Galesburg Register-Mail from Galesburg, Illinois on June 15, 1973 · Page 4
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Galesburg Register-Mail from Galesburg, Illinois · Page 4

Galesburg, Illinois
Issue Date:
Friday, June 15, 1973
Page 4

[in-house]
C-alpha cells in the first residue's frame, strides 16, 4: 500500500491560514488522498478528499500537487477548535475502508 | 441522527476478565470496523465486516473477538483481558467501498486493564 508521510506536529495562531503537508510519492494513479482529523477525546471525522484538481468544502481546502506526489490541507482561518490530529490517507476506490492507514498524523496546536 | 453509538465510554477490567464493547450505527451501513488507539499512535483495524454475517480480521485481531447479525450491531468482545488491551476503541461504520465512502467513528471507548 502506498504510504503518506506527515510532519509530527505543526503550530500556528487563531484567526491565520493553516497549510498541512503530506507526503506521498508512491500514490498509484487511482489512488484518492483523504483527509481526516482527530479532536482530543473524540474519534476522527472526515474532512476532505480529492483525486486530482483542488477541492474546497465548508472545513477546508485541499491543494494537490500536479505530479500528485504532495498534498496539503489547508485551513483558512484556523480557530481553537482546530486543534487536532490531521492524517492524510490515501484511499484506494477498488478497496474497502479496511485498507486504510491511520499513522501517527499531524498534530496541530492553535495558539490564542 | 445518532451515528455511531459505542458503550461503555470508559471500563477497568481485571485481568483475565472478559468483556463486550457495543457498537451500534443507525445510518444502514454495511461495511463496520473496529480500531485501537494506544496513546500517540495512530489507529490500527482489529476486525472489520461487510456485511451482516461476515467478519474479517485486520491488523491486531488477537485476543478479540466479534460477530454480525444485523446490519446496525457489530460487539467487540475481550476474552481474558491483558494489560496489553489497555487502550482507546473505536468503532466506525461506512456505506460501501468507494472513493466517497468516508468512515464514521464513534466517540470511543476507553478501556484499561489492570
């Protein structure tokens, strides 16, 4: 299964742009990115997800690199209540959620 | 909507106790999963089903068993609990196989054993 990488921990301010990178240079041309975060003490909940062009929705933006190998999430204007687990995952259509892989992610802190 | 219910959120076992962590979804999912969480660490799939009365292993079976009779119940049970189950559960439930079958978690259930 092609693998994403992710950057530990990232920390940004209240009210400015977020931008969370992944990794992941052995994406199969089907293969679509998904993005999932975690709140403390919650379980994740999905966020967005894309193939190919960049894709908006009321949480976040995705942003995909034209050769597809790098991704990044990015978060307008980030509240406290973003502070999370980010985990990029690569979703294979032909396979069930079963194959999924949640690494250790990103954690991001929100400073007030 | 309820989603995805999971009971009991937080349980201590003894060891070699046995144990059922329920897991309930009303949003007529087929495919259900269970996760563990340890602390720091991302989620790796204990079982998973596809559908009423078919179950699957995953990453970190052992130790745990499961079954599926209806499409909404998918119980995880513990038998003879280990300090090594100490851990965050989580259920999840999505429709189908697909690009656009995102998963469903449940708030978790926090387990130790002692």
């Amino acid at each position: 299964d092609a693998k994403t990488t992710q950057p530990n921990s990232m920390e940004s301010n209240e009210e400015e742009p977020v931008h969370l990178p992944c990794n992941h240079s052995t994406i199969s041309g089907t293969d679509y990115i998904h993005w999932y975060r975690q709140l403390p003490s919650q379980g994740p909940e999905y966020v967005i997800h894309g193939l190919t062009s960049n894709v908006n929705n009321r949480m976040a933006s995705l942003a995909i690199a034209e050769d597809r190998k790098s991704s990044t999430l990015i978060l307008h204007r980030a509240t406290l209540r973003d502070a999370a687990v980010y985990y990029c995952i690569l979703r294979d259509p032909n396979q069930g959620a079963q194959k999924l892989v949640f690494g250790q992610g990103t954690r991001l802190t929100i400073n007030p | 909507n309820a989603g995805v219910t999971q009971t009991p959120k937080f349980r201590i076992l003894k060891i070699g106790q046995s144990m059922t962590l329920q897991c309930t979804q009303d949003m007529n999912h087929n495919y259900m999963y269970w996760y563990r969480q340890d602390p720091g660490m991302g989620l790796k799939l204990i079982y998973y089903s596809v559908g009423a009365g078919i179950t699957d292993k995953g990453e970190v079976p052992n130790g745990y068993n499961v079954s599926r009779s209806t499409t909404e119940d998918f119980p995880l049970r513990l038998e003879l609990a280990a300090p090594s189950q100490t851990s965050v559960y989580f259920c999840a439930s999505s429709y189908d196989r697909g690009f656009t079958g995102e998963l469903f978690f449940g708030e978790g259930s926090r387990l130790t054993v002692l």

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"And When You Get It Fixed, I'd Like to See the Wiring Diagram! 91 P s 3 • * 2 * ^ 111 'li •Si *( KJ .ft III i .ft -5! 4 « >3 •at i ft EDITORIAL and Review 1 i Political Envoys Out The venerable, if not exactly "time- custom of rewarding Itributors with a be :5" " * ' *mourn it. * A pending and policy statement by the Foreign' Relations Committee wready accepted in principle by the State ^Department, would permit only 15 per cent $of ambassadorships',to be drawn from out«side Foreign Service ranks (compared with ja current average of 30 to 35 per cent for loncareer appointments). In addition, any nominee for an am- L ibassadorship who contributed more than 4 .1 .000 to a campaign by the committee , few willl regret * To repeat, few lot the old system, except perhaps those *"fat cats", who felt that the prestige of *the thing ..or "the social class it gave them J entree to was worth what it cost them 5 to maintain their posts (more about that 8 below). | However, because everyone these days I has been primed to believe the worst about {politicians, and political contributors, it m should be pointed out that the conferring *of diplomatic plums in return for cam- Spaign donations was one of those practices which, like Topsyy just growed and was not necessarily the product of conscious r evil. 4" It was a self-feeding process: Because a stingy and moralistic Congress consistently refused to provide the funds necessary to run the nation's foreign embassies, particularly in the department of entertainment, only rich men willing to dig into their own pockets could afford to be ambassadors. Or maybe it was the other way around: Because an ambassadorship was a convenient way to reward a political contributor, and since most contributors were perforce welVheeled, the Lemonade Lucies in Congress were able to score points with the public by refusing to vote enough funds to run an embassy in the manner in which the members of the international diplomatic set had accustomed themselves (even if it was only nibbling free sandwiches at the traditional Fourth of July open house). Whichever way it happened, the result was the same. But if the fat cats no longer underwrite a significant part of the nation's diplomatic functioning, that means Congress wilj have and that brings us back where the to whole thing started. « m Going, Going Gone «wim Who would bid $1,000 for Mark Spitz' trunks (minus the swimmer)? Or $7,500 sight unseen for 100 shares of un- r [Specified stock? Timely Quotes The people I'm furious with are the women's Jiberationists. They keep getting up on soapboxes and proclaiming that Jwomen are brighter than men. That 's true, uibut it should be kept very quiet or it ruins jthe whole racket. :jj —Anita Loos. *} The old-time doctor who sat by the *(>atient's bed while he died was held in Snigher esteem than the physician of today $who provides a prescription and then absents himself while his patient recovers. 9 —Jlenry piaster of Beth Israel Medical J Center, New York. This business of just stringing this thing along is poor tactics. There 's nothing Jthat could be brought out that would be as detrimental es letting this thing go on. Se Norri* Cotton, R-N.Ji, urging to act to clear up the President Ni*on Watergate scandal. Fortunately, a lot of people would, These items, and others equally unusual, were offered and snapped up by bidders in the fifth annual auction conducted by station KCJ3T in Los Angeles. All toVl, a record $471,000 was raised by the prominent public television channel in a recent nine-day marathon. (Incidentally, the fellow who bought the stock, donated by an investment firm, lost $3,325 on the deal), KCET, like many other nonprofit, noncommercial public or educational television stations around the country, annually conducts such auctions to help offset operating deficits. Since 1969, this ope station has raised more than $1.4 million. It says something about the plight of public TV that it is forced to resort to such gimmicks in order to stay in business. But it also says something about public regard for this branch of the medium, at least from a loyal core of supporters, in that the auctions have been so successful that they have become a regular institution. The white voters of Los Angeles, the nation's third largest city, have combined with the black voters and the Mexican- American ones to elect Tom Bradley as the city's first black mayor. In doing this voters piled up a margin of 97,000 votes for the former Texas sharecropper, police lieutenant and city councilman over the total of Mayor Sam Yorty, who has occupied the office for 12 years. Bradley's performance was strictly in the tradition of every candidate of an American minority. Since the black population of Los Angeles amounts to about 18 per cent, the first task was to win support from among 82 per cent non-black voters. Bradley did this, enlisting almost-50 per cent of the white voters and about 51 per cent of the Mexican-Americans. It is estimated that he garnered about 54 per cent of the so- called Jewish vote. THIS TACTIC must be the, style of any candidate of a minority which, though it mustered every possible minority vote, could not elect its leader. Though it often presents unfair aspects and is not a test on merit alone, it has to be the only feasible tactic for the winning of new general ground for minorities. Bluntly, Negro Americans, except for the truths which must always be voiced, must adopt the Bradley campaign techniques. Here, first of all, was a man qualified by both training, and experience In the government of a city. Here was no pretender with a black skin as his only talking point. He came to Los Angeles from Texas and began his climb through the schools and UCLA in the police department. He rose to the rank of lieutenant. He practiced law and was elected to the City Council, 19634973. HE WAS president-elect of the National League of Cities and president of the Southern California Association of Governments. The Los Angeles Times referred editorially to the "confidence he has earned by years of work as a public servant, years in which he came under the close scrutiny of the public eye." Undoubtedly, there are white Angelenos who find a black mayor hard to take. They may never be reconciled to such a state of affairs. But to their credit, other thousands of whites Los Angeles has turned from the plodding past to the challenge Ing Mure. Voters have rejected the old idea that there is a certain "place" for black people and have called one of them to office. Not its, highest Negro, but Tom Bradley. any OTHE might well were outraged at the naked appeal to whites to vote simply and solely against a man because he was black. "Without being prompted," said a news account, "voters in potential Yorty precincts told reporters they did not like the Yorty campaign letters and their seeming appeal to racial feeling." There are plenty of angles in the election that cry for comment, but the one to which any observer gives attention is that w '* r look around among their minorities and find a leader who will face ahead and match his city toward the horizon, rather than toward the dark rear, floundering in racial prejudice. Break* Ing loose is not easy, especially breaking loose from the black- while thought patterns, but the plight of our cities is desperate enough to overturn all the old ideas. ' IT MAY BE, as Tom Bradley declares, that Los Angeles will be made "one of the great cities of this world/ There will be plenty of econorrtic and political obstacles to be met. All will not be overcome, but if black citizens will maintain their position that a black mayor must be fair to the whole population, if the white voters will give the new mayor a chance, Los Angeles may show other cities a way out. 4 + Political Pressure Failed to Halt Tragedy WASHINGTON Far from the tumult of the American political campaign, in the African •state of Burundi, the massacre of a quarter million people was reaching full horror a year ago. From early May through August, the tall statuesque Tutsi nobility undertook the systematic slaughtering of their etibnic rivals, the Hutus. The Tutsis literally went crazy with revenge over the attempted Hutus coup. When ammunition ran short, the Tutsis used sledgehammers and even bulldozers to massacre the Hutus. Some Hutus managed to flee the country but most were not so fortunate. Men, women and children were murdered at a rate of more than <a thousand a day. IN WASHINGTON, meanwhile, both the White House and the State Department were aware of th& enormity of the carnage, but made no public protest. Instead, official Washington chose "quiet diplomatic pressure" which failed utterly to alleviate the tragedy. Now, a year later, a special task force, funded by the prestigious Carnegie Endowment, has reconstructed the sad tale of U. S. inaction in the face of mass genocide. Project director Roger Morris, a former aide to Henry Kissinger on African affairs, describes the U. S. policy as "largely a record of indiffer­ ence, inertia amd irresponsibility. The unpublished study singles out two State Department officials — Assistant Secretary David Newsiom and Central African Affairs Director Herman r Cohen — as the policymakers who "made the crucial decisions." HERE ARE its major charges against the two officials: — The policymakers "rejected out of hand" a proposal to place an embargo on American imports of BurundJan coffee, even though some sanction of Burundiian coffee could have been used as a strong bargaining tool. U. S. coffee purchases © 1973 by NEA, Inc. "Act liberated! Here comes Shirley /Macla/ne/' M Qalesburg Regisfer-Mail Office 140 South Prairie Street Gaiesburg, Illinois. SU01 TELEPHONE NUMBER Register-Mail Exchange 343-7181 n SUBSCRIPTION RATES By Carrier in City of Gaiesburg 50c a Week Entered as Second Class the Post Of/ice at Guli linols, under Act of C< March 3, 1879. Daily excej and Holkkivs nUu -r th.'m Second Class Matter at 'f/Jce at GaJesburg, n* Congress of and Holidays other than Washington's Birthday, Columbus Day and Veterans Day. Ethel Custer Pritehard, publisher: Charles Morrow, editor and general manager; Robert Harrison, managing editor; Michael Johnson, assistant to the editor; James O'Connor, assistant managing editor. National Advertising Representatives; Ward Griffith Co., Inc., New Yuik, Chicago, iJettoit, Los An- gcies, San Francisco, Atlanta, Minneapolis, I'utsburgh, Boston, Chariot! e» By RFD mail in our retail trading zone: 1 Year $16.00 3 Months %5 25 6 Months $ fJOO 1 Month $2.00 No mall subscriptions accepted In towns where there Is established newspaper boy delivery service. By Currier In retail trading zone outside City of Gaiesburg 50c » Week By mail outside retail trading zone In Illinois, Iowa and Missouri and by motor route in retail trading zone: l Year $22.00 3 Months $0 00 g Months_ $12.00 1 Month $2.50 By mail outside Illinois, Iowa and Missouri: i Year $20.00 3 Months $7.50 H Months $14.50 I Month ft.(XI account for 80 per cent of Burundi's export earnings. "The coffee proposal never received a serious hearing," the report charges. The proposal, in fact, was not even discussed infor- nially with Folger's Coffee, the main purchaser of Burandiiatn coffee. The Nixon adminis-tra- tion, however, would "have enjoyed ready access" to Folger's "had it tried," says the report. For former top White House aide Bryce Hanlow was'then in charge of government affairs for Proctor and Gamble, the parent company of Folger's. The policymakers ignored own can affairs, Keith Huffman, who advised' stronger action. In mid^August, Huffman put his argument in writing in m inter- nail memo. "While taction in the . face of a human .rights crisis flight be nationalized on the grounds of political expediency, such expedience cannot justify U. S. action. . . ." The policymakers "repeatedly misled Congress." As one example, -the Carnegie study notes that Sen. Ted Kennedy, D-Mass., was assured in mid- June (that "the civil strife had ended." A week later, from Burundi, U. S. Charge d'Af- faires Michad Hoyt described the killings as "selective genocide." And the killings continued unabated through August. — The policymakers, overly cynical, knew from the start their ' 'quiet diplomacy*' had "little chance of relieving the tragedy." Adds the report: "Though that failure soon became obvious, policymakers then stood by for nearly four months while the killings went self, the United States persisted to try to involve the Organization of African Unity, various African heads of state and the United Nations. "None of the efforts to involve the Africans was successful. . . .u. S. officials wiere not particularly surprised by this failure." Throughout the summer, U. S. reaction to the killings was described by the State Department officials themselves as "routine." The one bright spot in the U. S. handling of the Burundi killings occurred in early May when Ambassador Thomas Malady broke through, red tape and got $100,000 worth of emergency id for the Hutu victims. a 4 "_L MELADY ALSO arranged a i "low-key" letter of protest from the Papal. Nuncio. But three weeks later, incredibly, Melady was reassigned to ^Ug^nda^ .an-? other African ^troubliefepqt/ 'So,' from June until September 1972, at the height-of the killings, there was no U. S. ambassador "in Burundi. Footnote: We were unable to reach Assistant Secretary David Newsoon for comment, but his subordinate, Herman Cohen, told us that the White House "was very much aware" of State Department policy toward Burundi, "We : did what we thought was right," said Cohen. He added that he thought no policy — short of military intervention — could have stopped the killings. (Copyright, 1973, by United Feature Syndicate, Inc.) on. RATHER THAN make the "tough choice" and involve it- Now You Know By United Press International The walrus will go to the aid of a wounded member of his species rather than swim to safety. Crossword Puzzle MKMBKft AUDIT BUREAU OF CIRCULATION ACROSS 1 Precipitation 5 Frozen rain 9 Soggy 12 Preposition 13 Latin interjection 14 Before 35 Roman road 16 On top of • 17 Compass poin 18 Wise counselor 20 Lived in cozy pjace 22 Hovel 23 Theater sign 24 Dampen 28 Sassy 32 Feminine) name 33 Snow (Scot.) 34 Atmosphere ; 35 High card ! 36 Soviet Socialist Republic (ab.) 39 Diminutive euffix 40 Encounter 42 Instructs 44 Native metal 47 Spring month (ab.) 43 Haln 5i Atmosphoric disturbance* 55 High rocky hill 56 Italian river 58 Sheep pelt ; 59 Night bird 60 Maize 61 Diminutive suffix 62 Doe, Carolina river 63 Musical sounds 64 Act DOWN 1 Destroy 2 Poker stake 3 Residents of (sufflx) Direction (PL) Encourage Deed Religious pictures One having leprosy Departed Sea eagle Placed golf ball on a mound Takes three in baseball Soak in 4 5 6 7 8 0 10 11 Answers to Previous Ptratt Horas I mam I mi3ia& i^ntti^ m maw u uii^fiiM 19 21 24 25 26 27 29 30 31 37 38 41 43 45 Madam (coll.) One time 46 Arrow poison 48 American 49 caricaturist Apiece Anger (diaL) 50 Very (Fr.) Year divisions 52 Engrossed 53 Pull behind 54 Exulted 57 Make response Mistake Cease Sewing machine inventor Shield bearing By memory Small speck Snow vehicle Former gov*% agency (ab.) i 3 UHilUM erf - erf - ^4a OOWJFAJ'W.'IMTtWSWlAiiK) r